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33 Consoles of Christmas
Sega Dreamcast (1999)
By Cyril Lachel     |   Posted on December 14, 2006   |   Episode 22 (Show Archive)  

   
It's time once again for Defunct Games' 33 Consoles of Christmas, your 33 part guide to the best and worst system designs of all time. Join Cyril Lachel and Chad Reinhardt as they judge 33 different game consoles based on what they think of the look. Forget about actual hardware and software, the only thing these guys care about is talking about their exterior design. Join us every day between November 23 and December 25 for a new console review!


Synopsis: The Dreamcast marked the final hardware launch for industry vets Sega. Released one year before the PlayStation 2, the Dreamcast was the first mainstream console to come equipped with a modem. Like the Sega Saturn, the Dreamcast saw a lot of Sega's major arcade releases being ported to the console. But it was more than just a place to have racers and fighters; it also housed a few real break out hits, including Shenmue, Ikaruga and Phantasy Star Online. Despite a strong start, Sega had a hard time keeping the momentum going as more and more consoles hit the market. Ultimately Sega opted to leave the hardware market and focus on third-party software for the PlayStation 2, Xbox and GameCube. The Dreamcast still has a strong cult following, as well as some interesting homebrew software and the occasional Japanese arcade port.

Best Games: Soul Calibur, Shenmue, Phantasy Star Online, San Francisco Rush 2049, Ikaruga, Power Stone 2 and many, many more!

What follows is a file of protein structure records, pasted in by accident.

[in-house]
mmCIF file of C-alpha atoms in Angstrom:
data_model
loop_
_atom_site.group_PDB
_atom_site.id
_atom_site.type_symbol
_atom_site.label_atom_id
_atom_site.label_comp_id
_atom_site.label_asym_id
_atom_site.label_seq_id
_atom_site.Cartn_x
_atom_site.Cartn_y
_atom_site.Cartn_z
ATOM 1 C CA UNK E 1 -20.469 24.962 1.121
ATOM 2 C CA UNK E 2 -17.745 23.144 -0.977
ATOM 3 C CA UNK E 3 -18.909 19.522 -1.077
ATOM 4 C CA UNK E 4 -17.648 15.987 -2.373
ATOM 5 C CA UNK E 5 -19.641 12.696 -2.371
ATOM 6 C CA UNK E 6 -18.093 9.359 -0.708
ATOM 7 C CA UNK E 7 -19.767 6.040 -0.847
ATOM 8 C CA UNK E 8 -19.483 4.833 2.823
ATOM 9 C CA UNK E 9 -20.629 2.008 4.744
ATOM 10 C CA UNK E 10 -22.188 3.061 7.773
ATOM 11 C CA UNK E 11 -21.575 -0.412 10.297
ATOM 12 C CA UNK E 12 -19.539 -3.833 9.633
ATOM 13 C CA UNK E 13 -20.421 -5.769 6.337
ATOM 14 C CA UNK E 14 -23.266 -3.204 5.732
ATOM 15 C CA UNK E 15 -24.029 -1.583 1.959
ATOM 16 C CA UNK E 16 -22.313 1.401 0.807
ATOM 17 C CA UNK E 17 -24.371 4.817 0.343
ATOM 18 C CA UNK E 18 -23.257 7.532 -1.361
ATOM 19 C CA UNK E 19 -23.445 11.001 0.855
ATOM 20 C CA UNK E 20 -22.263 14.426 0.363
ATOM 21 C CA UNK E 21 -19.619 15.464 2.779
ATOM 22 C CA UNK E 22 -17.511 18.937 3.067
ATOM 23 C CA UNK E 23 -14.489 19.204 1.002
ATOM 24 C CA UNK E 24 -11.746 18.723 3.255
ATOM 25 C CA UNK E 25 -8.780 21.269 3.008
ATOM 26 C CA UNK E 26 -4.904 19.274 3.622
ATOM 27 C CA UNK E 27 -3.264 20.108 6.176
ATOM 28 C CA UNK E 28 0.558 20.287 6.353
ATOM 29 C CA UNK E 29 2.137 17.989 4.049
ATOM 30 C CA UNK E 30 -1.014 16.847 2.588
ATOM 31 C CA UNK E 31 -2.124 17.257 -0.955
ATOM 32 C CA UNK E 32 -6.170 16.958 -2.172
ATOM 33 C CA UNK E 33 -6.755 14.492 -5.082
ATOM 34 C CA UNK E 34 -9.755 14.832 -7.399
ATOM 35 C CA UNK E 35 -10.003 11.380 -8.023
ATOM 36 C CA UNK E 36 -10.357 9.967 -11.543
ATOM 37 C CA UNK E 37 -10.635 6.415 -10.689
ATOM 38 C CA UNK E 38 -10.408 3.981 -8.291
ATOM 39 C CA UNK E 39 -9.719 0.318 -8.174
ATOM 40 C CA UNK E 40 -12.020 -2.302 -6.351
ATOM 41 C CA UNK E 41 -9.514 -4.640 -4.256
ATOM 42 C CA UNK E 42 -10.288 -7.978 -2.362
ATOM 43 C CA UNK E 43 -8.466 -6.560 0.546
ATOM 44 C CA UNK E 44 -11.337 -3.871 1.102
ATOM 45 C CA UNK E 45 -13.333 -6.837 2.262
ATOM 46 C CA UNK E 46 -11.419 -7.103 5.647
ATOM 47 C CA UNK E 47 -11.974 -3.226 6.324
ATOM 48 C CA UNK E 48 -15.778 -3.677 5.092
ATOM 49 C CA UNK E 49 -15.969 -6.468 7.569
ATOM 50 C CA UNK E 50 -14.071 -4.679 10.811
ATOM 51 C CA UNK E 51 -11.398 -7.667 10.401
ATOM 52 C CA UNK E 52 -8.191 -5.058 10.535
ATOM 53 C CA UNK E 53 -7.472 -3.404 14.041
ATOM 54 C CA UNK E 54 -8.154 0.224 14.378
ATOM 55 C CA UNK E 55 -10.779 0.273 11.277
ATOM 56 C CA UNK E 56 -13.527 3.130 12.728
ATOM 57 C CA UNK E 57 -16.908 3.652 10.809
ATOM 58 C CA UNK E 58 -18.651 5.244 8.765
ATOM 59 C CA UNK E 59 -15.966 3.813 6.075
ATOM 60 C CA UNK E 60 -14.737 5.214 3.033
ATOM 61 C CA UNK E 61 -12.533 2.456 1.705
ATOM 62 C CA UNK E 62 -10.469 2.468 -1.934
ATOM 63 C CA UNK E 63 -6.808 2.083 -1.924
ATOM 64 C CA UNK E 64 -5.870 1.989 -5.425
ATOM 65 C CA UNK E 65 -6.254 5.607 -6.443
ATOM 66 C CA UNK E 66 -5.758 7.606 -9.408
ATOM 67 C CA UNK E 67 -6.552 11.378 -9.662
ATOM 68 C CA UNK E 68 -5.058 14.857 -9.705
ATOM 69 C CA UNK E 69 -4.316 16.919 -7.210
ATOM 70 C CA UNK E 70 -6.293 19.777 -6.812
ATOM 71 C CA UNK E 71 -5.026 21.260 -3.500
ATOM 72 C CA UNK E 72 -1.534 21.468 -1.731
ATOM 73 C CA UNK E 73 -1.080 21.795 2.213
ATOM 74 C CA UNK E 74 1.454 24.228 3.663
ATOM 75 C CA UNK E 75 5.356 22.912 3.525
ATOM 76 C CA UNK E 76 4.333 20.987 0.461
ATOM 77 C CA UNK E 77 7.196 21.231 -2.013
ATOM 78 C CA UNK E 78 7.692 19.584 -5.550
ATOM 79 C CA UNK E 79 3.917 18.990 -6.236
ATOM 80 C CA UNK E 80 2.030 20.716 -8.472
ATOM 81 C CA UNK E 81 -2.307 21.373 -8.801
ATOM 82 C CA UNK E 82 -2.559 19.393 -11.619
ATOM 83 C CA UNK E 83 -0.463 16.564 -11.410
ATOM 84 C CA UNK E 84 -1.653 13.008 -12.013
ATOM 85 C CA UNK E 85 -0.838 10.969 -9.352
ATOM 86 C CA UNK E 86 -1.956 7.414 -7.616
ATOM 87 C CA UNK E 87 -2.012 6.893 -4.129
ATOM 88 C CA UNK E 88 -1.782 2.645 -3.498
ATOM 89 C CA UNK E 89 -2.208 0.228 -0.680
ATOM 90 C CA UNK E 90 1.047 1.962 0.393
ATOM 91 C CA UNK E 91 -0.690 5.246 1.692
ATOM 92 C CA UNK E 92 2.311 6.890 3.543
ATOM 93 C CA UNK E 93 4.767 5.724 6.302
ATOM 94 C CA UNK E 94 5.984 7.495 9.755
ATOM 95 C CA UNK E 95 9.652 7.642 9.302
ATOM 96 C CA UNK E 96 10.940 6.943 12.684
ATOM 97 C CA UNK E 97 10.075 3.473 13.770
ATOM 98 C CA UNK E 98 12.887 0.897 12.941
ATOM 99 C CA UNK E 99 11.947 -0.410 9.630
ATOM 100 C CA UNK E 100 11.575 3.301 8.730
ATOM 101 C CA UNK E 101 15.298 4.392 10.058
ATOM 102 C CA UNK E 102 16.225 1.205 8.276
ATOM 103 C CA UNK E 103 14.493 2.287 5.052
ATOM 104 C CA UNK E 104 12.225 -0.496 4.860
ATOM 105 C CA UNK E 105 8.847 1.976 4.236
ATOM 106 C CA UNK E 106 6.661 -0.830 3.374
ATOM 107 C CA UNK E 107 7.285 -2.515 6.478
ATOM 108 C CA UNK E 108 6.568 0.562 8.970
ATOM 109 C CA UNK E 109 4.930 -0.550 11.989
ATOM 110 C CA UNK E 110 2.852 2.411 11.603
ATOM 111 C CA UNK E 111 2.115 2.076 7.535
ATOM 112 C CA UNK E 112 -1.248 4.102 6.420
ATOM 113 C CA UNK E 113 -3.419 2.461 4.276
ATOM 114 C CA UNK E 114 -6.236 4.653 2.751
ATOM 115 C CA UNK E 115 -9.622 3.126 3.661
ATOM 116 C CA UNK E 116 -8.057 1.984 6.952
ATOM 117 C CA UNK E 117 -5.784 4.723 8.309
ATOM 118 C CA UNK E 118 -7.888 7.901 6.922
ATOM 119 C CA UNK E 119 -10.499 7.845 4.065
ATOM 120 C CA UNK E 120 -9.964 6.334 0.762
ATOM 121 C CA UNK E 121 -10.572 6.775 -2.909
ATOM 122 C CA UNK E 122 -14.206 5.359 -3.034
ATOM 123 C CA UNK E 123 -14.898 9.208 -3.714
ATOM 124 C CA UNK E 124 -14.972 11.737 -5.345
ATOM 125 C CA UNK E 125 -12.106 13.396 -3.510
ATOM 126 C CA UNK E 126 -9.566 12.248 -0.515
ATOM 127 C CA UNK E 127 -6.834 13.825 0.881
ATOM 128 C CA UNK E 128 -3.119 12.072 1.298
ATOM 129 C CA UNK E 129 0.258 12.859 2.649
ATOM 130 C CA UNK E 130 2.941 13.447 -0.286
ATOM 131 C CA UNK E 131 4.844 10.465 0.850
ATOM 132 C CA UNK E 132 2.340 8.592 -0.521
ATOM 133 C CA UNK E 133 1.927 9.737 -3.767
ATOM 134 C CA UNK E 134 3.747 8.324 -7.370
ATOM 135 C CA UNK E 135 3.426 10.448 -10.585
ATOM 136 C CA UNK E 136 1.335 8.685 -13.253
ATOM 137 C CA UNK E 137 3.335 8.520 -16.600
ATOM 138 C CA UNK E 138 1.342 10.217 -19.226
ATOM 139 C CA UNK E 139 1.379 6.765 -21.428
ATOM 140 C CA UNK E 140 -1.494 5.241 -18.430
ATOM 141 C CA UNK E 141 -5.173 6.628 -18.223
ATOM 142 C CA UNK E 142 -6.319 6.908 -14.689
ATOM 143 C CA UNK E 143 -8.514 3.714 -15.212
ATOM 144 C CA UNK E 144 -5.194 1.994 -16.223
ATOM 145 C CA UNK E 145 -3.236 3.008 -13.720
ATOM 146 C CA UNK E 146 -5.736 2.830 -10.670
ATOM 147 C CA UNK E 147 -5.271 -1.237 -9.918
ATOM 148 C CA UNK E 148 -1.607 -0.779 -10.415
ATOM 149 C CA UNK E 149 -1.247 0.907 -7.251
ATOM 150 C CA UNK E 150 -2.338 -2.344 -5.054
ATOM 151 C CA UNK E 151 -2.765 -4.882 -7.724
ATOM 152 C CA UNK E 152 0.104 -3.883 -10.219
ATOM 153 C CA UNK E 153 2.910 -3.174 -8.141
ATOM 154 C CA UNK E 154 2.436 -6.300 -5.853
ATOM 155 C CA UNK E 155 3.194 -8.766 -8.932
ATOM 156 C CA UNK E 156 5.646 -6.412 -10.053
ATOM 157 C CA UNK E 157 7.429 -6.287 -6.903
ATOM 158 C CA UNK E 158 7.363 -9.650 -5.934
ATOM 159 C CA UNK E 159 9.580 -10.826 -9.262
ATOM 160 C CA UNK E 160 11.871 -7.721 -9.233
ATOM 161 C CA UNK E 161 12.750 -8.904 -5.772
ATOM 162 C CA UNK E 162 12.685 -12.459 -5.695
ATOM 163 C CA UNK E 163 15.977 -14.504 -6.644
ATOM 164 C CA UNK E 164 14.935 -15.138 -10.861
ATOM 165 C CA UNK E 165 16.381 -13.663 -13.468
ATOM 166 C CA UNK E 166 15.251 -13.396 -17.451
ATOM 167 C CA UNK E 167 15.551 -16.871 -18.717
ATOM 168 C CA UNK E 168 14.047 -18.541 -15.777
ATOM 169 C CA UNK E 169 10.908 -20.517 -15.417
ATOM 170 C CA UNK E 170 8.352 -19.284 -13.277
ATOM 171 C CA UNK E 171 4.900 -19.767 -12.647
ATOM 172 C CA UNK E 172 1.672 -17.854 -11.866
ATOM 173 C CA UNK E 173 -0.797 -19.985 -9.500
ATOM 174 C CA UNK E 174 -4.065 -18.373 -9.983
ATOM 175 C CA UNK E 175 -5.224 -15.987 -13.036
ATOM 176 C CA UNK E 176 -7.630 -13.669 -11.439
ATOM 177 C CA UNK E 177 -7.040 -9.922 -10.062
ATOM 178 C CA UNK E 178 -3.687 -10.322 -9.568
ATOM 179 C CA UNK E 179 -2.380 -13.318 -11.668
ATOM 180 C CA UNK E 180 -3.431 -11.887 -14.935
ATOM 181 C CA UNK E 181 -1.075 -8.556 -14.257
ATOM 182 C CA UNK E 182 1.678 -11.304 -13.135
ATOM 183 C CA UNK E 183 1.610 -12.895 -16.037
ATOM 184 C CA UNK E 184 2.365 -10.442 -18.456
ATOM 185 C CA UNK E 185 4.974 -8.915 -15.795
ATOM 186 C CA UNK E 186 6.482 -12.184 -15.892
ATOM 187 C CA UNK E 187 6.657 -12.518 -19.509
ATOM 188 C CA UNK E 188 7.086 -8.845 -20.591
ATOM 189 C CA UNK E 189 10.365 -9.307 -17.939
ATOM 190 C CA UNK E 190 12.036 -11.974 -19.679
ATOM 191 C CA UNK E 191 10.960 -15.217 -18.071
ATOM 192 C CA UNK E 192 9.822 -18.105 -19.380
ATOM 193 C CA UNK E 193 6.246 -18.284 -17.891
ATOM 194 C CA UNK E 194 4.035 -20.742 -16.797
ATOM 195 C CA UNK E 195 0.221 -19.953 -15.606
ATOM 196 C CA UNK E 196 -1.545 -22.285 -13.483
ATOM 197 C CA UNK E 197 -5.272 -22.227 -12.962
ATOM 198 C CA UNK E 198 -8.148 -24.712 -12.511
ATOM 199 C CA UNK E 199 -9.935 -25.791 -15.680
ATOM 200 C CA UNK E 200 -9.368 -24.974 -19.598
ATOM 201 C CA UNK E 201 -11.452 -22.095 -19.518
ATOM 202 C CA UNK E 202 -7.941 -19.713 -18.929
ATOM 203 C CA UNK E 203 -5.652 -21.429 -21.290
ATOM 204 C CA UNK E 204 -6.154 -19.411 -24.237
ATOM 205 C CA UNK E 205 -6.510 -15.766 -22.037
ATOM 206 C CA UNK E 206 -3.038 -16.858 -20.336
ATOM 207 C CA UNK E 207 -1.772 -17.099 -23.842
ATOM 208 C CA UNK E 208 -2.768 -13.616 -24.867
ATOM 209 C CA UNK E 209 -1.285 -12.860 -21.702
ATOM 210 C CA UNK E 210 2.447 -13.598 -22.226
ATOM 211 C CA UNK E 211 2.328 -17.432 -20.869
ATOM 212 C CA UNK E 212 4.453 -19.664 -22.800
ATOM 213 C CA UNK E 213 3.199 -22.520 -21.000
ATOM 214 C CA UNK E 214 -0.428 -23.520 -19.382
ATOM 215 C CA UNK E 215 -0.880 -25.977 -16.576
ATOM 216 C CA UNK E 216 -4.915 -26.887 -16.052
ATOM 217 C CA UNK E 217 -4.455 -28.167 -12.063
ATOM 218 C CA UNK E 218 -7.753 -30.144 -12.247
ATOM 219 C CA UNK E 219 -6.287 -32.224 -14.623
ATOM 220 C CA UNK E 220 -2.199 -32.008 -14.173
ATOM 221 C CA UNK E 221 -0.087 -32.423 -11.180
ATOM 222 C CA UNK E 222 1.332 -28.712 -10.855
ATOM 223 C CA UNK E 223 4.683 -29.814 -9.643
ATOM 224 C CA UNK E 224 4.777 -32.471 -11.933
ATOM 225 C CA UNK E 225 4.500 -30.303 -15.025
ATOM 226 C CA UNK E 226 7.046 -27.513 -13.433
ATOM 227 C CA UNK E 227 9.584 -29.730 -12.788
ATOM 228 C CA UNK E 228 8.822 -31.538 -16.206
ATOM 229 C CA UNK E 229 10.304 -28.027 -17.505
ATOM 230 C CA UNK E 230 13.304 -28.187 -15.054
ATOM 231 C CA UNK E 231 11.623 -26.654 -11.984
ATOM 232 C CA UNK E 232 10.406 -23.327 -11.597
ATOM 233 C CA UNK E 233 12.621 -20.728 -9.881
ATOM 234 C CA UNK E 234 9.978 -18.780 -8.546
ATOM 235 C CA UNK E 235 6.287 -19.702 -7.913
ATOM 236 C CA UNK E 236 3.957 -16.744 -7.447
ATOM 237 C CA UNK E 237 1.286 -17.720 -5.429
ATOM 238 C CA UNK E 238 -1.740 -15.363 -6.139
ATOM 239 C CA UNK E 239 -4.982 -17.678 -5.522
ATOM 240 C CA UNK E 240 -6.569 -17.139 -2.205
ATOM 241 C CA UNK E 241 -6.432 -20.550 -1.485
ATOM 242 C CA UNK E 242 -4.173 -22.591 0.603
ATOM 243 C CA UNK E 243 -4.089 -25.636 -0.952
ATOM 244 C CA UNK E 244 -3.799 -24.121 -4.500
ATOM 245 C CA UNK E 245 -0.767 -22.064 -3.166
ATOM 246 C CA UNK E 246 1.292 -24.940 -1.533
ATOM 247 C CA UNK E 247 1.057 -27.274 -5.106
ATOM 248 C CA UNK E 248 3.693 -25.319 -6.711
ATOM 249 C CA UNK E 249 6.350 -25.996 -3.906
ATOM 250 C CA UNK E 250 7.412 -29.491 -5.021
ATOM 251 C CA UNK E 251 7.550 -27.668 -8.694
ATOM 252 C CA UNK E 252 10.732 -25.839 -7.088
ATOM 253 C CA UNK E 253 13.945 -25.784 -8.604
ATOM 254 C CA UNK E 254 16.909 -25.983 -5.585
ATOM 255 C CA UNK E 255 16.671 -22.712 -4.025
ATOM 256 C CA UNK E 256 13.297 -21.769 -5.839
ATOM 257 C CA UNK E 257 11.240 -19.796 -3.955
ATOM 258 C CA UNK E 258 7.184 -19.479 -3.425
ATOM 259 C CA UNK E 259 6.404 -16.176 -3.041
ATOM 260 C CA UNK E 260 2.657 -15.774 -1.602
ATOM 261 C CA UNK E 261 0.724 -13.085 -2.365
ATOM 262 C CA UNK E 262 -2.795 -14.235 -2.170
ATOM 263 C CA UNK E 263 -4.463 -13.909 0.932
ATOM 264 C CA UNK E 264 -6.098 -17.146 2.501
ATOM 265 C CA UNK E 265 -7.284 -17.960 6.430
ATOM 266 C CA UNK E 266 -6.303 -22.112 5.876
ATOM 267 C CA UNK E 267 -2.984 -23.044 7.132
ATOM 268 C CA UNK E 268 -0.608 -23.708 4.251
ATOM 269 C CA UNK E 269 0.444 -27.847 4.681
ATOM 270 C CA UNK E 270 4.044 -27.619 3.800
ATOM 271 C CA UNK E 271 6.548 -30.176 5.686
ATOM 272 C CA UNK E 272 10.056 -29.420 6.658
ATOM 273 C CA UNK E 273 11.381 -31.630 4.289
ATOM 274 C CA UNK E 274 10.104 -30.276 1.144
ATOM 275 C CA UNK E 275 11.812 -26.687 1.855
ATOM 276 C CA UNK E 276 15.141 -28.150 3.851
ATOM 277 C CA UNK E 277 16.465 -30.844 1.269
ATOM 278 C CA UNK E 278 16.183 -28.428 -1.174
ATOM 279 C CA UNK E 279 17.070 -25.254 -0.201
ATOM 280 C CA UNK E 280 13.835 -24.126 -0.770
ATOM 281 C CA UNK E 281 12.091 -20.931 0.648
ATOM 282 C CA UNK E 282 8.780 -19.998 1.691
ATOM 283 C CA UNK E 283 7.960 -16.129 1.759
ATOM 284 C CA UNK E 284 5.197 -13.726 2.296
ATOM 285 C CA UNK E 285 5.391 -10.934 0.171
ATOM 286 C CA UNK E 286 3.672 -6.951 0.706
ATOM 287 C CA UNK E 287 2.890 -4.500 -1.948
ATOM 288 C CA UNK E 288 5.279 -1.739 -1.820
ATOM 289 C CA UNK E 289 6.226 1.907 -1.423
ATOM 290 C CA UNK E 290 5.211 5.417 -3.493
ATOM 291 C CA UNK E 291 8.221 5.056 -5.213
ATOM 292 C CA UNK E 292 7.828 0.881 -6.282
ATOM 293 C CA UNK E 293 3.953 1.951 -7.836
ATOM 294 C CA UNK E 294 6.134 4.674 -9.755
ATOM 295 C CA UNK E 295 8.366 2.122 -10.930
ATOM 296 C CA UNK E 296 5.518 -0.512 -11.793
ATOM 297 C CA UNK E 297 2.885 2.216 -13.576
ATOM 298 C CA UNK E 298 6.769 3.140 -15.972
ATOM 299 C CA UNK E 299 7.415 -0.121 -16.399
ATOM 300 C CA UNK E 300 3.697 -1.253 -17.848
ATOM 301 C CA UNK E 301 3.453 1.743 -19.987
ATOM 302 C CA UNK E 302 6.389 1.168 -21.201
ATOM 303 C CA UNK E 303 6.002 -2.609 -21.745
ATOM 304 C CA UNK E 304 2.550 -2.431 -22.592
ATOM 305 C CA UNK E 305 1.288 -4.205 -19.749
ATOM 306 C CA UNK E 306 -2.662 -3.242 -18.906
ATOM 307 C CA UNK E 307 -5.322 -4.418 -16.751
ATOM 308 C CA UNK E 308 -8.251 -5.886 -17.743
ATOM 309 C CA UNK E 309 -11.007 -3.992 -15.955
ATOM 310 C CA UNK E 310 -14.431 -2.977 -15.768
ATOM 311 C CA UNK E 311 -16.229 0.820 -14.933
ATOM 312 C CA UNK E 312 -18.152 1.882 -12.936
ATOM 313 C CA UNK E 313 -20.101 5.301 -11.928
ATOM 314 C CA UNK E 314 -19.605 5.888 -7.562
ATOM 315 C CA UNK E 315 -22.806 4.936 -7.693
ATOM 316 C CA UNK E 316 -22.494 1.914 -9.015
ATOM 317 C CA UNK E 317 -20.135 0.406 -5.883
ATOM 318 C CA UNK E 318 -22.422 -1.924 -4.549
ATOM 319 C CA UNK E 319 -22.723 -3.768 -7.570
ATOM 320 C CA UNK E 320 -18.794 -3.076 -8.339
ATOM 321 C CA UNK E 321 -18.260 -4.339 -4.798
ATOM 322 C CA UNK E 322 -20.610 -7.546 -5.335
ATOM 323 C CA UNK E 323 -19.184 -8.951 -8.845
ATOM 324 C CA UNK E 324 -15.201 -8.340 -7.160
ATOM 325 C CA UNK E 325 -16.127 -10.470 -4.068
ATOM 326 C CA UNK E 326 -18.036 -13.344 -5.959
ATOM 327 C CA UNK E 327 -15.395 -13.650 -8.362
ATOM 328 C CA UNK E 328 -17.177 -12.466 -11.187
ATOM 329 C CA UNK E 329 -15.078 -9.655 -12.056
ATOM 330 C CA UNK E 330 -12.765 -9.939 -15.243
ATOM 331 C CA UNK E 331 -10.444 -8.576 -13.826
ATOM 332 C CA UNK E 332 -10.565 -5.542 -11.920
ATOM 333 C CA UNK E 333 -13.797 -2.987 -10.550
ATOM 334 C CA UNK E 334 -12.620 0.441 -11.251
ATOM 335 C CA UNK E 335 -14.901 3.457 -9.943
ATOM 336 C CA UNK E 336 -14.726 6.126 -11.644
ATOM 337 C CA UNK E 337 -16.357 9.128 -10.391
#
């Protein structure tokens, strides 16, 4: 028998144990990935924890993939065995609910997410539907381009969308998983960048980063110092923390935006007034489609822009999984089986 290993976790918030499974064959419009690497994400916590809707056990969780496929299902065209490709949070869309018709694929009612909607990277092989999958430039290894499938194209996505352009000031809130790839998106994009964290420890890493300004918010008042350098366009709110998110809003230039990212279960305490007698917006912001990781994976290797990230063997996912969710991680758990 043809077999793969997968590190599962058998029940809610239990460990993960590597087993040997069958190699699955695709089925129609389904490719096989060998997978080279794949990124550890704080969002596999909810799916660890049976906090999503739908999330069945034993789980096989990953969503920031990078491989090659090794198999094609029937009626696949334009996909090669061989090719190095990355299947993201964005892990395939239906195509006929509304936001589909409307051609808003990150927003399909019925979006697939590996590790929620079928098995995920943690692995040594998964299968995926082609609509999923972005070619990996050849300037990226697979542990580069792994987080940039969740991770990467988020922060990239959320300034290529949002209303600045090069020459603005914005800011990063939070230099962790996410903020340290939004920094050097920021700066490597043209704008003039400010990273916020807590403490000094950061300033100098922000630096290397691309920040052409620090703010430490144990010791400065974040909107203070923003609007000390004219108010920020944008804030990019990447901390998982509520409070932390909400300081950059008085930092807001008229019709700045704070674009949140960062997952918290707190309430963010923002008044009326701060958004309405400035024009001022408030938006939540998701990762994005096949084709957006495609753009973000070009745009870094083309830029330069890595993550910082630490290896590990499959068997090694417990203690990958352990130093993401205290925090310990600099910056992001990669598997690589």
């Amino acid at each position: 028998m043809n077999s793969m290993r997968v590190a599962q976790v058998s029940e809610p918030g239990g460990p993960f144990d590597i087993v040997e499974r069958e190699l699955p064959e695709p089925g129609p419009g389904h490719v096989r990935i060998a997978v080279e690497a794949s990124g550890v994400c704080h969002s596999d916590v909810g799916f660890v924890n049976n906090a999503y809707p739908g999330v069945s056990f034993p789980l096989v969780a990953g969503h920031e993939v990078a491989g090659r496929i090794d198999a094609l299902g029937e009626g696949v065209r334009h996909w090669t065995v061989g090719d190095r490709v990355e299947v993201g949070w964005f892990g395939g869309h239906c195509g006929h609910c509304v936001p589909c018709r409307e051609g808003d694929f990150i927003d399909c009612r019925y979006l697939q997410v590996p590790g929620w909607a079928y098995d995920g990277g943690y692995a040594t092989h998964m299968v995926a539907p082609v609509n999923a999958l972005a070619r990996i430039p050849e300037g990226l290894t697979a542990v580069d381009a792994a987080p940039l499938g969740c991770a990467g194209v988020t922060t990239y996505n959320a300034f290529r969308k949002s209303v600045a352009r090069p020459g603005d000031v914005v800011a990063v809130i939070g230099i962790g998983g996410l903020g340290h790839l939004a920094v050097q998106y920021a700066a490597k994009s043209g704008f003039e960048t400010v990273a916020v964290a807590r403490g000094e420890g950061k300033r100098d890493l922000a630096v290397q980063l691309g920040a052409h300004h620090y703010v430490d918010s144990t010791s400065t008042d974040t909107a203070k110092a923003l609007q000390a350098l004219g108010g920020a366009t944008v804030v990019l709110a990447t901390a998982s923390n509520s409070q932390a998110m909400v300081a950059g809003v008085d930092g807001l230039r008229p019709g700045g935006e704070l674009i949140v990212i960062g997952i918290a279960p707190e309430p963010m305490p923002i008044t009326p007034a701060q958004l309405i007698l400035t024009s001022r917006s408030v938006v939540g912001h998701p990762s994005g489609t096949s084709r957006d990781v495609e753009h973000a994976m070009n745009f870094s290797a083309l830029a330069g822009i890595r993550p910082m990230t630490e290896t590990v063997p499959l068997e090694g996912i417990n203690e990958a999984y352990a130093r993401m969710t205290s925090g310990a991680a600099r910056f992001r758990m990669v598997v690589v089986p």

I completely understand why everybody loves the Dreamcast; it's like the indie movie that has to compete with the likes of Spider-Man, James Bond and Harry Potter. But I wonder if people's affection for what the console stands for somehow changes their opinion on the look of the system. I'm not going to say the look of the system is bad, but the Dreamcast is far from my favorite design. There are more than a few things about the system that I find myself unsure about, from the size to the noise that it makes. But then again, there are a lot of things I love about the look of the Dreamcast. I like how the on-light was implemented on the system. I love that the modem is practically invisible. I love that the CD (er, GD) tray is large. I love the four-player ports in the front. But it all looks so compact, and I'm not a fan of the system's large ass and skinny front. I can't spend too much time complaining about the system, though, because this is the best looking console Sega made. But there's no way I'm going to say that this is one of the best looking systems of all time ... it's just not that pretty!

While consoles became more and more powerful, most of them began taking up more and more of our Entertainment Center space. That was one of the reasons I enjoyed the Dreamcast from the very beginning, it's a small little thing! With several color choices available, the Dreamcast is a system for the people, though I prefer the plain white default style. I like the detachable modem on the side, too; it's nearly invisible if you don't know it's there. I've actually known people that didn't know that system came with one! They're so stupid! The Dreamcast is quite loud, and it does have a tendency to crap out if you push it too hard; I myself have gone through a couple already. This is the smallest, sleekest, sexiest system from Sega, no matter what the 32X commercials tried to tell me. This is one of my favorite consoles, from form to function.
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